Emptying the Endowment

By Hamish Macdiarmid

In a much-publicized report, Cornell University revealed that it had lost $280 million in its endowment funds because of the fact that interest rates have steadily been decreasing over the past 16 years. In fact, as economists are quick to point out, interest rates are at their lowest rate in 5,000 years which caught many companies and universities off guard, with their investment strategies ensuring that they lost money playing the markets. Institutions paying a fixed percentage to banks whilst relying on a payout based on the floating percentages used by the banks ensured that as interest rates decreased, universities like Cornell were putting in more than they were getting on returns. As institutions invest in interest rate swaps, a fixed interest rate is paid to their bank while the bank will in turn pay a variable rate on the debt issued by the institution. The variable rates have been lower than the fixed for 16 years, causing schools lose money.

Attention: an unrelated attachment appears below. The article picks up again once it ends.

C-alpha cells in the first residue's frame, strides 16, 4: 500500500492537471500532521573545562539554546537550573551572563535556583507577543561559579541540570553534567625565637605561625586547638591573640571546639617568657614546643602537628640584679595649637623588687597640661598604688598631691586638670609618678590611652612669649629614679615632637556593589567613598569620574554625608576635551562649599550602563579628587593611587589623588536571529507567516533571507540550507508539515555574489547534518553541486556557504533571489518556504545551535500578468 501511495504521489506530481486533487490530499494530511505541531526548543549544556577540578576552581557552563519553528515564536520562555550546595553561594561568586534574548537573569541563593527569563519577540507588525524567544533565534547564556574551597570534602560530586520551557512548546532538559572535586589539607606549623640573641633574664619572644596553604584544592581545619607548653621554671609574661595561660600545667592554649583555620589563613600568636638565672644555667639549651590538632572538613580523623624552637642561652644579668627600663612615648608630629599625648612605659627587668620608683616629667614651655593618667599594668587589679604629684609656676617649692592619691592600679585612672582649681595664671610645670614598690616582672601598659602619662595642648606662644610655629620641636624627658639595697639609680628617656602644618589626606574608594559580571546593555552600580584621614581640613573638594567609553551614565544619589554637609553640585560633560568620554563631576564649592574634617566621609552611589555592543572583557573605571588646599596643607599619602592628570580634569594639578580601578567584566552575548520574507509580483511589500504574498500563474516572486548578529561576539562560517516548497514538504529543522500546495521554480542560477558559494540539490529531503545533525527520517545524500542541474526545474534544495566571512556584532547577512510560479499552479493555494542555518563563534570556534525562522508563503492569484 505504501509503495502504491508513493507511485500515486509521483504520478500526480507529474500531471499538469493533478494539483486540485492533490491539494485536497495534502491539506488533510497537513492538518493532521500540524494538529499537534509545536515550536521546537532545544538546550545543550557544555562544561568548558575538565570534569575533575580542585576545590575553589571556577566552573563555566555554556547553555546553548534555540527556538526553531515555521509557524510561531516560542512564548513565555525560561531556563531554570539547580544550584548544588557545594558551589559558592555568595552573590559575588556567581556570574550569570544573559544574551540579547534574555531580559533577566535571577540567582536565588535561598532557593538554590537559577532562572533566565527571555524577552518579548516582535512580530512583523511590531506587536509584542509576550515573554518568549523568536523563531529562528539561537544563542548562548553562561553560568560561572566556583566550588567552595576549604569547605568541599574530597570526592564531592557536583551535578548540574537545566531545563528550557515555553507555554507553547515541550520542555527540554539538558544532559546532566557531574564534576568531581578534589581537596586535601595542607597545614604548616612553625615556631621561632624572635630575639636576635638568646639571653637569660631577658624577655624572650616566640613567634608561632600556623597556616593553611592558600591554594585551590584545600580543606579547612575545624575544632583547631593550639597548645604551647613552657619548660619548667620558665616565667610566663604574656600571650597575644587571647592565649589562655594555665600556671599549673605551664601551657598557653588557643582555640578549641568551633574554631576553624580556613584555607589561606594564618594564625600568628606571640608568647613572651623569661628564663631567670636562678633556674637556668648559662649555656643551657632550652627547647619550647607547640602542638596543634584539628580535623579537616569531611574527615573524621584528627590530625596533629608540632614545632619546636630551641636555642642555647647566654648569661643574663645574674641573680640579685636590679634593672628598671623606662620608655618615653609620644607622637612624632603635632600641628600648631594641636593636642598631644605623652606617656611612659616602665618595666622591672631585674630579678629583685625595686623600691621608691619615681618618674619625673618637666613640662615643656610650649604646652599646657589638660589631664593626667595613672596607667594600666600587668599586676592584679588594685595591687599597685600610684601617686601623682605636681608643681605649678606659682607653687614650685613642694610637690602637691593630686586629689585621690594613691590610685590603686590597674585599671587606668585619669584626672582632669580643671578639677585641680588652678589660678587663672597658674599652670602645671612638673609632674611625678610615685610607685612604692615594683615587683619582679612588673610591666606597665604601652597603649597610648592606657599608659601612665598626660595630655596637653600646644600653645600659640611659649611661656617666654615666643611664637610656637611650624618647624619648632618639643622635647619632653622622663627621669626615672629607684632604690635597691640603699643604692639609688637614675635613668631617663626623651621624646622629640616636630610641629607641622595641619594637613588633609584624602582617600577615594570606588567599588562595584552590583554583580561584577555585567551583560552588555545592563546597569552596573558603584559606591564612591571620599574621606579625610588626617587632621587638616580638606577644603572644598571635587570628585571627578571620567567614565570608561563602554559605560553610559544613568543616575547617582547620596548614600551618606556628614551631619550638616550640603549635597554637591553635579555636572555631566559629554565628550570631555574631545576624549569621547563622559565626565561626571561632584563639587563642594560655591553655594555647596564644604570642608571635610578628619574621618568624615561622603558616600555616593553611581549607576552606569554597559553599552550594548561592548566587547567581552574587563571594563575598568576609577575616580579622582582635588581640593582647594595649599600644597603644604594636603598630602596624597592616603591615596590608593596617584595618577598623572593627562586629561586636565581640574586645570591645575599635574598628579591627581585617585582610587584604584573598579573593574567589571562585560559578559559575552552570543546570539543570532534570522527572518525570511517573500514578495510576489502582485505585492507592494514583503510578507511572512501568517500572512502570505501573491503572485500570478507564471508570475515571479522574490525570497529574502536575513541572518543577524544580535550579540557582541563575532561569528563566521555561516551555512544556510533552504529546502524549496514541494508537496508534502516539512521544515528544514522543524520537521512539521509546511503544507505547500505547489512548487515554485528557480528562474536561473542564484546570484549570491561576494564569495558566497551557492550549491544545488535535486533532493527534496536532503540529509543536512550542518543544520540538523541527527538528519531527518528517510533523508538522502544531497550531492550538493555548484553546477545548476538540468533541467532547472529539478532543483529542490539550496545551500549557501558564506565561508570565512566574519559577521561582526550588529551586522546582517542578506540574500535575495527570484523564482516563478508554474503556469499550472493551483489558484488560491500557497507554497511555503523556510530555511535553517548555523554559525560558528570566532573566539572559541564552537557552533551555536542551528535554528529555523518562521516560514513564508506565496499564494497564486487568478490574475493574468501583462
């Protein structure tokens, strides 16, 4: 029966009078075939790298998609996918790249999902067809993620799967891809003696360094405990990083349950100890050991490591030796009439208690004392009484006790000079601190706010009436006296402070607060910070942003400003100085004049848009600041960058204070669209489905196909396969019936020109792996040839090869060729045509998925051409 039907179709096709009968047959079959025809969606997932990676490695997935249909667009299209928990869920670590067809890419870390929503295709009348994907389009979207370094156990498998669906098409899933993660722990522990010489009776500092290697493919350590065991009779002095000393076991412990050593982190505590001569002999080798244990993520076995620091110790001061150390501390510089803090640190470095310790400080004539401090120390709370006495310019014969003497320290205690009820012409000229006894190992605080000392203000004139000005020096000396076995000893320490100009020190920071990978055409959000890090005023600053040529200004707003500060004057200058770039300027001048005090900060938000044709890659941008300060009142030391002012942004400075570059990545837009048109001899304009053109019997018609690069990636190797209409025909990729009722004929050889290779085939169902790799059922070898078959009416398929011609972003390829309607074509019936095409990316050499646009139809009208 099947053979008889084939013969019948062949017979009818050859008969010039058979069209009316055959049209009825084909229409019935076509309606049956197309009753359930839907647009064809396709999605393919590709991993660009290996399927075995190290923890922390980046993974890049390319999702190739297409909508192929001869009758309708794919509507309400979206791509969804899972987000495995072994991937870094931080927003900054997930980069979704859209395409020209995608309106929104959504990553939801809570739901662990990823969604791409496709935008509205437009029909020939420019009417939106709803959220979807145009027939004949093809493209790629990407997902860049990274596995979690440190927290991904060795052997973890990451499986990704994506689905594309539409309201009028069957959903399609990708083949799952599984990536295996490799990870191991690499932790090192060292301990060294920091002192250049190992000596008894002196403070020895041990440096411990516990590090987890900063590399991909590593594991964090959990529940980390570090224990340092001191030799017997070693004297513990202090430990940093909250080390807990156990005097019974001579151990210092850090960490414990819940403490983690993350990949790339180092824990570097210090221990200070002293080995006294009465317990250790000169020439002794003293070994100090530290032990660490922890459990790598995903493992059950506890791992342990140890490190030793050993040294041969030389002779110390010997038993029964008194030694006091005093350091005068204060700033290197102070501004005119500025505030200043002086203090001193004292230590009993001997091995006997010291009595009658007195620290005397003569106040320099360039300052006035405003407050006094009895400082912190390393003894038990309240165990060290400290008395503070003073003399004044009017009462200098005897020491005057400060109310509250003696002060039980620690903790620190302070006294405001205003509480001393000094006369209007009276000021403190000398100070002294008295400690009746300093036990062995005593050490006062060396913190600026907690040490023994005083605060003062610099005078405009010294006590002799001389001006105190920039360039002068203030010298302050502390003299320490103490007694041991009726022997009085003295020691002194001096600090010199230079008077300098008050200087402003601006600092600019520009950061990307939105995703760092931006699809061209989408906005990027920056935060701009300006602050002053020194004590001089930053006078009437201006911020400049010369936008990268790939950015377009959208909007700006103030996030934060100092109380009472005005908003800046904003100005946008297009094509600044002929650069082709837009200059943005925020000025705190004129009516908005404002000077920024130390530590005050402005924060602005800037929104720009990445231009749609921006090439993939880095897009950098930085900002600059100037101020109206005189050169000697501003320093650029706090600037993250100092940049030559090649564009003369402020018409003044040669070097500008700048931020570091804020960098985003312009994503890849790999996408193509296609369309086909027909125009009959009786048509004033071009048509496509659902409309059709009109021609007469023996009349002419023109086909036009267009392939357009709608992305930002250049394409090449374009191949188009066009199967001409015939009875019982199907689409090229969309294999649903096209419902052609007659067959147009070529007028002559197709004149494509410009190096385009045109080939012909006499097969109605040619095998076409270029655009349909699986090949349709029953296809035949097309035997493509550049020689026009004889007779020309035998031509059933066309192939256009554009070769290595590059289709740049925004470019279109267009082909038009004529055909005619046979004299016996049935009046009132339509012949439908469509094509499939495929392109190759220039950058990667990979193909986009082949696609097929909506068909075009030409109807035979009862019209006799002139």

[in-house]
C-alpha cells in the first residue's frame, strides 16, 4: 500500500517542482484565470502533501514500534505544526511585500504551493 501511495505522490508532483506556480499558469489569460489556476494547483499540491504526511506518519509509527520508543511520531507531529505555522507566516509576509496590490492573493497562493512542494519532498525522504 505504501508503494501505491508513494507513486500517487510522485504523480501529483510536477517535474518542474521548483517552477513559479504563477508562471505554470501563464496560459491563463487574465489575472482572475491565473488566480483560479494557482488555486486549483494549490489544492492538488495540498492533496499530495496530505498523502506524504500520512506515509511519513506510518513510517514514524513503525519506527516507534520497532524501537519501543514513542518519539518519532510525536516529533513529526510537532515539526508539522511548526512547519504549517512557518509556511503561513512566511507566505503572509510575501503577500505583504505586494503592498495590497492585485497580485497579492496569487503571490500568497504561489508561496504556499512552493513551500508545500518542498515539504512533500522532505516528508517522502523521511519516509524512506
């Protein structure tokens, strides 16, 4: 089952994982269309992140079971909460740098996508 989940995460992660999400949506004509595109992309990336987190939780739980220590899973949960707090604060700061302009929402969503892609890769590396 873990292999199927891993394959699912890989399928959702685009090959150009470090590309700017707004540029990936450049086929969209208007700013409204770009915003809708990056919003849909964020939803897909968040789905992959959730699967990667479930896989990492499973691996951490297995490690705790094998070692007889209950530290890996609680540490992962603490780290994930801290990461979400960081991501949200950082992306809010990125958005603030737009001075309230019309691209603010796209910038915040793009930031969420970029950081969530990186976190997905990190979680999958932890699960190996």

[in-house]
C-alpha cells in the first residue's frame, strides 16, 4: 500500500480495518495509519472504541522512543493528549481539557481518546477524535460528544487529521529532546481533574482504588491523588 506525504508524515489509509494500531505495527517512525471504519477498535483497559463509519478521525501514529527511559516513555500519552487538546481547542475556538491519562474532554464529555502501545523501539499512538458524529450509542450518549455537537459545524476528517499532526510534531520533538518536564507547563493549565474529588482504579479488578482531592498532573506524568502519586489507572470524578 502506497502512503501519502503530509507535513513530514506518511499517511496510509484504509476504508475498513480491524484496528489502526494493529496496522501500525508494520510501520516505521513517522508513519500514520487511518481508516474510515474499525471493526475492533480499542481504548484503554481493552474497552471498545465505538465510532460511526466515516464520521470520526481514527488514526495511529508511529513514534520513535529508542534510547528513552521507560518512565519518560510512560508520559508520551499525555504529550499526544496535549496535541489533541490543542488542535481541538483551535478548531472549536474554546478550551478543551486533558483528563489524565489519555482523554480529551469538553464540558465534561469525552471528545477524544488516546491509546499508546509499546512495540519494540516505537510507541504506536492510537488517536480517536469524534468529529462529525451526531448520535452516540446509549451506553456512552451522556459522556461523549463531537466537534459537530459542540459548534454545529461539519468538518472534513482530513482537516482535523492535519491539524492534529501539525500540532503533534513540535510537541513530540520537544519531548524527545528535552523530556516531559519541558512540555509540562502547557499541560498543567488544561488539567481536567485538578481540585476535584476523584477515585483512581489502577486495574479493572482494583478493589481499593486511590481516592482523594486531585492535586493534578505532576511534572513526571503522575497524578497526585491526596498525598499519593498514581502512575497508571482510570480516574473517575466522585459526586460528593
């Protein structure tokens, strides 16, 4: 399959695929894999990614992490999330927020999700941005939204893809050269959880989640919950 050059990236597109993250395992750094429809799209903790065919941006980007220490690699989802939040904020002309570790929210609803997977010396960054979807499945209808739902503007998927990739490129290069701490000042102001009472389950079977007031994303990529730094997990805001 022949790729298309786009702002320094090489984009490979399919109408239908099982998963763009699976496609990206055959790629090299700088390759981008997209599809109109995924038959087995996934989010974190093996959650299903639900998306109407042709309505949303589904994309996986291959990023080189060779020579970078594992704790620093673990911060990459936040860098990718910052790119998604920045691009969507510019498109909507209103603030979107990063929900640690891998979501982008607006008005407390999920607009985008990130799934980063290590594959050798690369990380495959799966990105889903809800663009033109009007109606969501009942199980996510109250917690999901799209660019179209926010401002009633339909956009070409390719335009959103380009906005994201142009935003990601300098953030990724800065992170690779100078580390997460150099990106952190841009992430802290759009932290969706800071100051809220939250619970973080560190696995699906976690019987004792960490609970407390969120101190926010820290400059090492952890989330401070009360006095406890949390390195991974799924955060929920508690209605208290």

For the uninitiated, an interest rate swap is an over-the-counter trade where two parties agree to exchange future interest payments for a second payment. The amount is agreed upon by the two parties, and it is often a method used by institutions such as Cornell to combat investment losses, manage their credit risks, and earn further income via speculation on the interest rate markets. However, it did not turn out to be the most beneficial investment for Cornell. In fact, their financial report from 2015 stated: “The University experienced an operating loss of $25 million this year; over $20 million of this loss is due to interest expense associated with unattached interest rate swaps, which have no associated debt. The University has a multi-year plan to gradually terminate these unattached swaps.”